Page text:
Published by Penguin on 26 Jun 2014
Genres: family drama
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Powell's • Indiebound
It is painful when a member of your family dies, but when it is the beloved daughter that the family orbits around, it morphs into something else entirely.
Lydia is this golden child. Both her parents have projected their hopes for themselves on her. Her dad, growing up as a Chinese American in the 1950s, desperately wants to fit in and be popular. Or at the very least to not be stared at and whispered about. Her mom, who was on the fast track to become a doctor before she got pregnant, wants her to excel at science and take her place in the hospital. The constant attention on Lydia leaves both her older brother and younger sister un-noticed and forgotten on the sidelines.
When Lydia is found dead in the nearby lake, the family is forced to deal not only with her death but with all of the secrets they kept from each other over the years.
This book delves deep into family dynamics, showing us how the secrets developed originally and the blow-up and aftermath of those secrets. It also paints a vivid picture of the dynamics of race (and racisim) and a multi-racial family in the 70s.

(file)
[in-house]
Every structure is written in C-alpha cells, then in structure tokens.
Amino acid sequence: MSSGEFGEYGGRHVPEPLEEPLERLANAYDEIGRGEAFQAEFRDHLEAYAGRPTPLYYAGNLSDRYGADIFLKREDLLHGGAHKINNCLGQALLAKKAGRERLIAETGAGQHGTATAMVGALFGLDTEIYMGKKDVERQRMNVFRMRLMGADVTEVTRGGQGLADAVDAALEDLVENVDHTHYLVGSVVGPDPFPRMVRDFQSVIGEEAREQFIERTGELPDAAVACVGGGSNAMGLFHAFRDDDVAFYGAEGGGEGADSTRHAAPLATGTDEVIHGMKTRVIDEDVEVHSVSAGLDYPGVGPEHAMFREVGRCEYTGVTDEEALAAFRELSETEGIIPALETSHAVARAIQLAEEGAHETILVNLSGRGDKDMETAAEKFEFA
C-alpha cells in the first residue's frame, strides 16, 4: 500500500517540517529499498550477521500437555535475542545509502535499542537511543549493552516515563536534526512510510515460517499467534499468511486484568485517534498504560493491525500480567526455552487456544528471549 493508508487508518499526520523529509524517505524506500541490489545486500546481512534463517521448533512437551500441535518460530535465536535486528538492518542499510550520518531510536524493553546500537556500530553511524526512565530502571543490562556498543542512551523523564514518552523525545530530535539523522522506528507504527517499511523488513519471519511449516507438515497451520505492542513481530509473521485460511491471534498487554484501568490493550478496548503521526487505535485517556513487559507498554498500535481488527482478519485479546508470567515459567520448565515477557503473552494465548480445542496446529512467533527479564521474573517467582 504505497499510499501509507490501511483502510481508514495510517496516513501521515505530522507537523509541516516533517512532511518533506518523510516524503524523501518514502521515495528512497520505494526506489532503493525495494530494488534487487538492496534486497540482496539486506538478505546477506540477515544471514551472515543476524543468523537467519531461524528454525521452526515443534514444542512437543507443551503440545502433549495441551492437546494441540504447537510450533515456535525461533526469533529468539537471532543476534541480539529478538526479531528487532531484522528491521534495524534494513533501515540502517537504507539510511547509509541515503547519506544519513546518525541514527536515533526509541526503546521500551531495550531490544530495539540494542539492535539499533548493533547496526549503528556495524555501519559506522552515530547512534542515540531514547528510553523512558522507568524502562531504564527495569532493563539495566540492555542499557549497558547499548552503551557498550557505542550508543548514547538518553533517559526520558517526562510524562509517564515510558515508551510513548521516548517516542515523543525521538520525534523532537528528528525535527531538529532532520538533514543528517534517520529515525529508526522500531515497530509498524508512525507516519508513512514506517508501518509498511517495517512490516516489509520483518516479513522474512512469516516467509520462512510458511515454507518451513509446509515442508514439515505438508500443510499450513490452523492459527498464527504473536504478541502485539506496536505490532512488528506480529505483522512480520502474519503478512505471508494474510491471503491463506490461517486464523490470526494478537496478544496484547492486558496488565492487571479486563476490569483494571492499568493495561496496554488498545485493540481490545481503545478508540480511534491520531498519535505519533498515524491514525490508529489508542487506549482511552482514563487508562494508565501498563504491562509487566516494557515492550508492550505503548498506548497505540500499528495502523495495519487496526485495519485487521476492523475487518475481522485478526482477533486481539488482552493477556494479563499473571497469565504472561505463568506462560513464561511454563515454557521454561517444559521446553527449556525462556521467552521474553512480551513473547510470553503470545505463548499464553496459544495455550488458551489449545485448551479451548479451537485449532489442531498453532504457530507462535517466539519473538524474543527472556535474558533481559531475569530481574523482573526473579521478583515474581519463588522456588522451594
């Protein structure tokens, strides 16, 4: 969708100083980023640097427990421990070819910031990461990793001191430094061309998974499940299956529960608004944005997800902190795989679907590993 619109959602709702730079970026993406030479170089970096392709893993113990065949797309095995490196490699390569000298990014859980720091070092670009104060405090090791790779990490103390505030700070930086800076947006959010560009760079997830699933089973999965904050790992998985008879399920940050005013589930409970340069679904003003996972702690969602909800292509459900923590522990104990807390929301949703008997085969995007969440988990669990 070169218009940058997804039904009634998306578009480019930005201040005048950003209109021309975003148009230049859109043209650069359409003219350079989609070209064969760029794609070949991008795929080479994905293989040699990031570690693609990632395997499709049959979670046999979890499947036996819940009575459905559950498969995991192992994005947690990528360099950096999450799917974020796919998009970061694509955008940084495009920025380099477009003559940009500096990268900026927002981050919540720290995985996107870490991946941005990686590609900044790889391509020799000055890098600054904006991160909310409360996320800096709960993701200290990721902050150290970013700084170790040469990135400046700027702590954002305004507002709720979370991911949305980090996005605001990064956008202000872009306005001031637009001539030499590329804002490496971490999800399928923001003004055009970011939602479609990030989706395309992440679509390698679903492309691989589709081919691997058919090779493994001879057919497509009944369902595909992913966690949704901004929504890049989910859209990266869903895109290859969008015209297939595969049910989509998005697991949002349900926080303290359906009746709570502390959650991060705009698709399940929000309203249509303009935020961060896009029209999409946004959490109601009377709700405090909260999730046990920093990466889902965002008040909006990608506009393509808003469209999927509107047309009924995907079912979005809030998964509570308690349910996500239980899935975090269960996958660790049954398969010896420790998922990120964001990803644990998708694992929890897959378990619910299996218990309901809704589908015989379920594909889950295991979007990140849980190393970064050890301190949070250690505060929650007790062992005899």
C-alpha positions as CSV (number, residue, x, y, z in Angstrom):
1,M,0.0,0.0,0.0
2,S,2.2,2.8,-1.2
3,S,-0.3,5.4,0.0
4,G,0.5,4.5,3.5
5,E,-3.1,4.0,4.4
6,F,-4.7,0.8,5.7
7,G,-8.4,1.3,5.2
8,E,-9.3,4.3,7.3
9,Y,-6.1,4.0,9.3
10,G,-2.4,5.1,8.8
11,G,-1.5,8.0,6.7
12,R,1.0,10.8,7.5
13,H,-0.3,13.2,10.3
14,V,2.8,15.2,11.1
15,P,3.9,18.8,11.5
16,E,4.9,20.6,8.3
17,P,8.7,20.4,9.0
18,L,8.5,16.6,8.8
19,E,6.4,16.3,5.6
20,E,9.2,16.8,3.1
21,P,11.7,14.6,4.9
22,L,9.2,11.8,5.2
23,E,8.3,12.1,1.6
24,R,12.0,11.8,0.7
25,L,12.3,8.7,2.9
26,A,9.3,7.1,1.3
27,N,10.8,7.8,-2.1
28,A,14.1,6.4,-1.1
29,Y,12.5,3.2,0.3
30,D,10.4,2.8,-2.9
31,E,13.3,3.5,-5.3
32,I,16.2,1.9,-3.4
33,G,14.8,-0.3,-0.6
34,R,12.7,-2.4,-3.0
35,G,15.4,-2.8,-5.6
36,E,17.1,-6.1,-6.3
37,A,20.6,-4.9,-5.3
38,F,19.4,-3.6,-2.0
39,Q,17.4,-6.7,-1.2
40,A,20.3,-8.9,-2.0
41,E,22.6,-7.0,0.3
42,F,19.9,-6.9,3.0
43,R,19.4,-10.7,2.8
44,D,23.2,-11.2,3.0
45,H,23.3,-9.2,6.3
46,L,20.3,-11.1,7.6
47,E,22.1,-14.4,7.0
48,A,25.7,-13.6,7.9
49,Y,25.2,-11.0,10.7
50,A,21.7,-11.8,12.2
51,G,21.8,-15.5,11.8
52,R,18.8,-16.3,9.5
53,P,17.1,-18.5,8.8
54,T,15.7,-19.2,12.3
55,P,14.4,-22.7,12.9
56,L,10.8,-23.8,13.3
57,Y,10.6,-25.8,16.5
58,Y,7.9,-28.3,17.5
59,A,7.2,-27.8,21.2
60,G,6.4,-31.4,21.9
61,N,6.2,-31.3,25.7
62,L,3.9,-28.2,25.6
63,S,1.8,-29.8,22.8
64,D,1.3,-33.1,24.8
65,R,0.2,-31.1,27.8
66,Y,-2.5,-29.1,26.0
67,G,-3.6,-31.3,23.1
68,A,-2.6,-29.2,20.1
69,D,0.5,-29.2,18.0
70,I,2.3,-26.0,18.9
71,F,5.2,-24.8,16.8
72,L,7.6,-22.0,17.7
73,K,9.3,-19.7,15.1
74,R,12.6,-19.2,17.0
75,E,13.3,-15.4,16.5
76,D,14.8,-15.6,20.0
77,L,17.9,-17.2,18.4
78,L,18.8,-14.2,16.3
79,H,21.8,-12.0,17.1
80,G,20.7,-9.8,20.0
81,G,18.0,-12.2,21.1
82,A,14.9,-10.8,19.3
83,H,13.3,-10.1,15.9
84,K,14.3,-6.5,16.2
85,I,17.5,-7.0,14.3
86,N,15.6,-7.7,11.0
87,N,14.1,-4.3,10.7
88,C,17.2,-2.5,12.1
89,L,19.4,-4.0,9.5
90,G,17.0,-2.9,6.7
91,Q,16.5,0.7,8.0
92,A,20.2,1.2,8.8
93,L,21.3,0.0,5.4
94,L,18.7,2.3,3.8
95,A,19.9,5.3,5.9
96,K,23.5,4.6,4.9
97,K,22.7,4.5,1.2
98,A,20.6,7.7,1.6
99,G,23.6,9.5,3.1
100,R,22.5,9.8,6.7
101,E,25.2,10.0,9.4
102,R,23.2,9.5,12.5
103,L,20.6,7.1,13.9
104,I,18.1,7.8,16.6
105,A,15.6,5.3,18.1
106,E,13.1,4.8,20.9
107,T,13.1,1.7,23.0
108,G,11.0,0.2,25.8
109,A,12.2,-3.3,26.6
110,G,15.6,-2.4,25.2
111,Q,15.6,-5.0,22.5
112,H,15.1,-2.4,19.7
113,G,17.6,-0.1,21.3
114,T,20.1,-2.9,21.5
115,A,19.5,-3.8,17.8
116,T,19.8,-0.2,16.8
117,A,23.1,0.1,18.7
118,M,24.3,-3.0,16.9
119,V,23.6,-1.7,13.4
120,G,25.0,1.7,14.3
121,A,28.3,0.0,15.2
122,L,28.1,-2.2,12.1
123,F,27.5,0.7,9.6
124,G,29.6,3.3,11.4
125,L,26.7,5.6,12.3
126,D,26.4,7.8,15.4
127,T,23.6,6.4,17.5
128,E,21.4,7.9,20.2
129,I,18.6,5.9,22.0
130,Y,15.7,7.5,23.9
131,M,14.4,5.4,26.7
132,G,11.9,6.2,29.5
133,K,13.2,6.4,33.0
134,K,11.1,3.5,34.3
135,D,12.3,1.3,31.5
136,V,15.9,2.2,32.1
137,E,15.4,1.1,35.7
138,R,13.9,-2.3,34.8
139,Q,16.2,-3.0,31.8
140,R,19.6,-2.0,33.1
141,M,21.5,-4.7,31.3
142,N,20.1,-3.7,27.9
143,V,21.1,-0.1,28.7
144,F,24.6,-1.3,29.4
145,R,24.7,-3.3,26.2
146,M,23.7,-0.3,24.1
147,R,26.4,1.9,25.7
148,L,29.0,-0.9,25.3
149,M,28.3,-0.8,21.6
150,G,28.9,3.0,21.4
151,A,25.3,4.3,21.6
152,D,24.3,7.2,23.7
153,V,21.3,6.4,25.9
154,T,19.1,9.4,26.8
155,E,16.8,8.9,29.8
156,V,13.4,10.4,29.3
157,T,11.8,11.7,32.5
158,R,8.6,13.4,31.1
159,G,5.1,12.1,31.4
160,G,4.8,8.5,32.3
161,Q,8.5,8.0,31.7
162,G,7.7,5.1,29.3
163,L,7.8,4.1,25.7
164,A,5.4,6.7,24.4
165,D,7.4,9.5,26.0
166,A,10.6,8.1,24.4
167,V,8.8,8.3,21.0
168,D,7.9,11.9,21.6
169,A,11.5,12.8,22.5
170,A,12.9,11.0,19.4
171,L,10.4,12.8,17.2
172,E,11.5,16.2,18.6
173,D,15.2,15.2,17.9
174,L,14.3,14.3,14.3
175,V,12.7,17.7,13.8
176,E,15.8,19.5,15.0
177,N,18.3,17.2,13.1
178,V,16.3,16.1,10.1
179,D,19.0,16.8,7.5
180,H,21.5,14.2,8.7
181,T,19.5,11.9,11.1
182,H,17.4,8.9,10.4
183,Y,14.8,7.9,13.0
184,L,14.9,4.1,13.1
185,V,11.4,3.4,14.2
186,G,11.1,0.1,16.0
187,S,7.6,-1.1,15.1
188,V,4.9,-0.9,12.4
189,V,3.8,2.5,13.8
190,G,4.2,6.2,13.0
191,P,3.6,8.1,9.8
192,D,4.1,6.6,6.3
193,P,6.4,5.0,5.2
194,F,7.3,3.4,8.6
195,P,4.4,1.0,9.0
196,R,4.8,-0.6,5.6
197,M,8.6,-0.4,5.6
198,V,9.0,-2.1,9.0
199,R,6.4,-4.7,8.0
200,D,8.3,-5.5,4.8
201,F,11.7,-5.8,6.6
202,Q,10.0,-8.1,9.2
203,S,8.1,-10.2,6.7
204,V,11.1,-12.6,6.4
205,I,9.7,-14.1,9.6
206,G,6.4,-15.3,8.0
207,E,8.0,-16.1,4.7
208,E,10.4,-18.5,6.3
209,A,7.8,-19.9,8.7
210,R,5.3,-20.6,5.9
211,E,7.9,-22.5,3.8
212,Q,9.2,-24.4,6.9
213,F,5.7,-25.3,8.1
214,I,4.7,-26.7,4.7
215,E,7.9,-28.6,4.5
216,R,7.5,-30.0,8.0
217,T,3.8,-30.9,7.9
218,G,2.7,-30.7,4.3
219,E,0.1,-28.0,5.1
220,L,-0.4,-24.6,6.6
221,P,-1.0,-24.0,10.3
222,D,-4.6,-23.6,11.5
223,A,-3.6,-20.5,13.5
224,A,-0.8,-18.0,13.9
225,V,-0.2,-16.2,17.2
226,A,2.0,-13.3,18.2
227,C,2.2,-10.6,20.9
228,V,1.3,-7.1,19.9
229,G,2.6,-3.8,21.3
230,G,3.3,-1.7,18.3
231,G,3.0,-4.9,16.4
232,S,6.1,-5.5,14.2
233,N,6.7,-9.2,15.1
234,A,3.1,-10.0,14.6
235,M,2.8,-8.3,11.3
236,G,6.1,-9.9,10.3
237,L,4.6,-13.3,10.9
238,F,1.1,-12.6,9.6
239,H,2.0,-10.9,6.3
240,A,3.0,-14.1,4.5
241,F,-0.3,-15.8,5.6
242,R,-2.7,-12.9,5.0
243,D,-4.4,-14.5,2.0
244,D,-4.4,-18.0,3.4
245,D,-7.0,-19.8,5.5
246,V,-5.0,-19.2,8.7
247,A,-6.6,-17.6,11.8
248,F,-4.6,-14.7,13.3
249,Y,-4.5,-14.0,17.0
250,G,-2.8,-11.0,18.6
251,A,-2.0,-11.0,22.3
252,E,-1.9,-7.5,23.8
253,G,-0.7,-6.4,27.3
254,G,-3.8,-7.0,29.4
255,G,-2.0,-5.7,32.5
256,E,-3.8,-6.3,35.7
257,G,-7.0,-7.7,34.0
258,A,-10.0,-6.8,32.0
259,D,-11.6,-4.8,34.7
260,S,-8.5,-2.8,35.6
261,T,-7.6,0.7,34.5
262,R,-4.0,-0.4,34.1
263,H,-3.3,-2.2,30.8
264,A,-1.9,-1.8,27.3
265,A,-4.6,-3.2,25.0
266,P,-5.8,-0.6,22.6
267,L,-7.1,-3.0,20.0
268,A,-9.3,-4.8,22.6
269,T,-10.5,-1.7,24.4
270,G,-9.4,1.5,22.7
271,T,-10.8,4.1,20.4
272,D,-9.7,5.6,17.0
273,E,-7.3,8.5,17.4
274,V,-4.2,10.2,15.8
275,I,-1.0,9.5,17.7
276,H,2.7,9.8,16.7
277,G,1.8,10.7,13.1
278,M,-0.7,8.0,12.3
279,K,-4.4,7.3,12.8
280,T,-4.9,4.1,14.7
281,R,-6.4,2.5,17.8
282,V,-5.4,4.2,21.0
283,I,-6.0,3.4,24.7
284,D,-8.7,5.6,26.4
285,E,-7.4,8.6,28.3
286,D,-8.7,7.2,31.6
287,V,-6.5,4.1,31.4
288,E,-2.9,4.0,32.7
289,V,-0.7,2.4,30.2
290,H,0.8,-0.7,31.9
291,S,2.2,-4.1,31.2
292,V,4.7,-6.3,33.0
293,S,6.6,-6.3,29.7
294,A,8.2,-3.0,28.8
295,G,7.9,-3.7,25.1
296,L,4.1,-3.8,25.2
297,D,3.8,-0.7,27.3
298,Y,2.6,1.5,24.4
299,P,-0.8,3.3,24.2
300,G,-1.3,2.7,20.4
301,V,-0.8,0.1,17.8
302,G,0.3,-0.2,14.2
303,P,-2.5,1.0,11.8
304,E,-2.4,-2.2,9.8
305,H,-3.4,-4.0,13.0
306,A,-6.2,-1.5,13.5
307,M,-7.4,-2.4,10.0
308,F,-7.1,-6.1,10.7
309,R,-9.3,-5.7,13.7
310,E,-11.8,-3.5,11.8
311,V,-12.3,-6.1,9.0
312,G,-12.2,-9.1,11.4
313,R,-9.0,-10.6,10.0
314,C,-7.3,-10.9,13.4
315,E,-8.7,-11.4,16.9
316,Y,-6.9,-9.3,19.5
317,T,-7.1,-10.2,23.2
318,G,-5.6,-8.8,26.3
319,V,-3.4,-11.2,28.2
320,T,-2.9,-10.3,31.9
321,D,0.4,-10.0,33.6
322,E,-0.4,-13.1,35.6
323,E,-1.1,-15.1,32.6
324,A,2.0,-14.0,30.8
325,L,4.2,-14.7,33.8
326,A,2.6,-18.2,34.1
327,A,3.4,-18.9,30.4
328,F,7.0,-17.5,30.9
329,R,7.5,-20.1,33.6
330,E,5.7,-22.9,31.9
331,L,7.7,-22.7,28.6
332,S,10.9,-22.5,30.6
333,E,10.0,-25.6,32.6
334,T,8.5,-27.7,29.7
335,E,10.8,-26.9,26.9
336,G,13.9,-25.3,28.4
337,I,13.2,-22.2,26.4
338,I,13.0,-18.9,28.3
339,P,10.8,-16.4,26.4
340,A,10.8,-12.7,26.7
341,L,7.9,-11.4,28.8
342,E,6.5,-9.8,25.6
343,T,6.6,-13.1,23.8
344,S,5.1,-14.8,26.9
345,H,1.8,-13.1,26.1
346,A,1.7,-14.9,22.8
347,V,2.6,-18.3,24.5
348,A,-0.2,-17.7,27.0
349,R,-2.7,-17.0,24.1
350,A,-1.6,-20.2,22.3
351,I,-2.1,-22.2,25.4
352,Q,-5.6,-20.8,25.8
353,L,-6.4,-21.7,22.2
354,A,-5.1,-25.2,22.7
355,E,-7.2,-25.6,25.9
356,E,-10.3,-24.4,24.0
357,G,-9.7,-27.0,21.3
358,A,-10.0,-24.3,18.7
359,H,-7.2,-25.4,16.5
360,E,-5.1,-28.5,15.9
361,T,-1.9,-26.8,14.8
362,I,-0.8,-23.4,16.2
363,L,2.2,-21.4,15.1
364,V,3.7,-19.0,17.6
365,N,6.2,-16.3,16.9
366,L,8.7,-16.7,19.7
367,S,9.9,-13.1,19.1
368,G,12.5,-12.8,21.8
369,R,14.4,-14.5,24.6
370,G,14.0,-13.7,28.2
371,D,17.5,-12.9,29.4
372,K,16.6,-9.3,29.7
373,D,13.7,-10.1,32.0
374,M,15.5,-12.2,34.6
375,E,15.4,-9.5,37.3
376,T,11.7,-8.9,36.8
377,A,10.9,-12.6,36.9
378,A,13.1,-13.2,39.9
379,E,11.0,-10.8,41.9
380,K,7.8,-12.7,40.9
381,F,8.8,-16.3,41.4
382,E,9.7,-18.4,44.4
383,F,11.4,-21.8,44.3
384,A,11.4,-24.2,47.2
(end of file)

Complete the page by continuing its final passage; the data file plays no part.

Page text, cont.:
Lydia is dead. But they don’t know this yet . . . So begins this debut novel about a mixed-race family living in 1970s Ohio and the tragedy that will either be their undoing or their salvation. Lydia is the favorite child of Marilyn and James Lee; their middle daughter, a girl who inherited her mother’s bright blue eyes and her father’s jet-black hair. Her parents are determined that Lydia will fulfill the dreams they were unable to pursue—in Marilyn’s case that her daughter become a doctor rather than a homemaker, in James’s case that Lydia be popular at school, a girl with a busy social life and the center of every party.
When Lydia’s body is found in the local lake, the delicate balancing act that has been keeping the Lee family together tumbles into chaos, forcing them to confront the long-kept secrets that have been slowly pulling them apart.